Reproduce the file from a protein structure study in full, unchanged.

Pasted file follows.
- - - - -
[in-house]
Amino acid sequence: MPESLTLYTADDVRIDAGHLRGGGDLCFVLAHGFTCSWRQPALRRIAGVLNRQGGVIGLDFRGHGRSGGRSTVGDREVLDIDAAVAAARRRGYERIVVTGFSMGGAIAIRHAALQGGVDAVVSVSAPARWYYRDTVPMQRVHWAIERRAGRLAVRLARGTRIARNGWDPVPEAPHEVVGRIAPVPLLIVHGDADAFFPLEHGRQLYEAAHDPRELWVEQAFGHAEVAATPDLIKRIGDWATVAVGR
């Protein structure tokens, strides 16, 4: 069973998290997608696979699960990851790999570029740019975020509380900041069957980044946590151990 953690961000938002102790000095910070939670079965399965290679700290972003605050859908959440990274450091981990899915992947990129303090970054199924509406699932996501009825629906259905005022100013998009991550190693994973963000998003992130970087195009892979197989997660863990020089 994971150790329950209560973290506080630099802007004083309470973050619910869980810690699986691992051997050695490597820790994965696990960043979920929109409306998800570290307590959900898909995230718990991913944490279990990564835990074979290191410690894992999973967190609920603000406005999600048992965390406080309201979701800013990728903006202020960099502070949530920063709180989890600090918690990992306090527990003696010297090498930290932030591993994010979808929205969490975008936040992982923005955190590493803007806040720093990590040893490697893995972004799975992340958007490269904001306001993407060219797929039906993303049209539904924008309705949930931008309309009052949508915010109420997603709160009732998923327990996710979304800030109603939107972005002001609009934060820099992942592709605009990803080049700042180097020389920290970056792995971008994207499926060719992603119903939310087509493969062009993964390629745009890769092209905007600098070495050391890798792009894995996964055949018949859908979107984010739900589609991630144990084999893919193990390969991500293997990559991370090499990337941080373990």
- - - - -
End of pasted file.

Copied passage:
[in-house]
Amino acid sequence: MPESLTLYTADDVRIDAGHLRGGGDLCFVLAHGFTCSWRQPALRRIAGVLNRQGGVIGLDFRGHGRSGGRSTVGDREVLDIDAAVAAARRRGYERIVVTGFSMGGAIAIRHAALQGGVDAVVSVSAPARWYYRDTVPMQRVHWAIERRAGRLAVRLARGTRIARNGWDPVPEAPHEVVGRIAPVPLLIVHGDADAFFPLEHGRQLYEAAHDPRELWVEQAFGHAEVAATPDLIKRIGDWATVAVGR
């Protein structure tokens, strides 16, 4: 069973998290997608696979699960990851790999570029740019975020509380900041069957980044946590151990 953690961000938002102790000095910070939670079965399965290679700290972003605050859908959440990274450091981990899915992947990129303090970054199924509406699932996501009825629906259905005022100013998009991550190693994973963000998003992130970087195009892979197989997660863990020089 994971150790329950209560973290506080630099802007004083309470973050619910869980810690699986691992051997050695490597820790994965696990960043979920929109409306998800570290307590959900898909995230718990991913944490279990990564835990074979290191410690894992999973967190609920603000406005999600048992965390406080309201979701800013990728903006202020960099502070949530920063709180989890600090918690990992306090527990003696010297090498930290932030591993994010979808929205969490975008936040992982923005955190590493803007806040720093990590040893490697893995972004799975992340958007490269904001306001993407060219797929039906993303049209539904924008309705949930931008309309009052949508915010109420997603709160009732998923327990996710979304800030109603939107972005002001609009934060820099992942592709605009990803080049700042180097020389920290970056792995971008994207499926060719992603119903939310087509493969062009993964390629745009890769092209905007600098070495050391890798792009894995996964055949018949859908979107984010739900589609991630144990084999893919193990390969991500293997990559991370090499990337941080373990």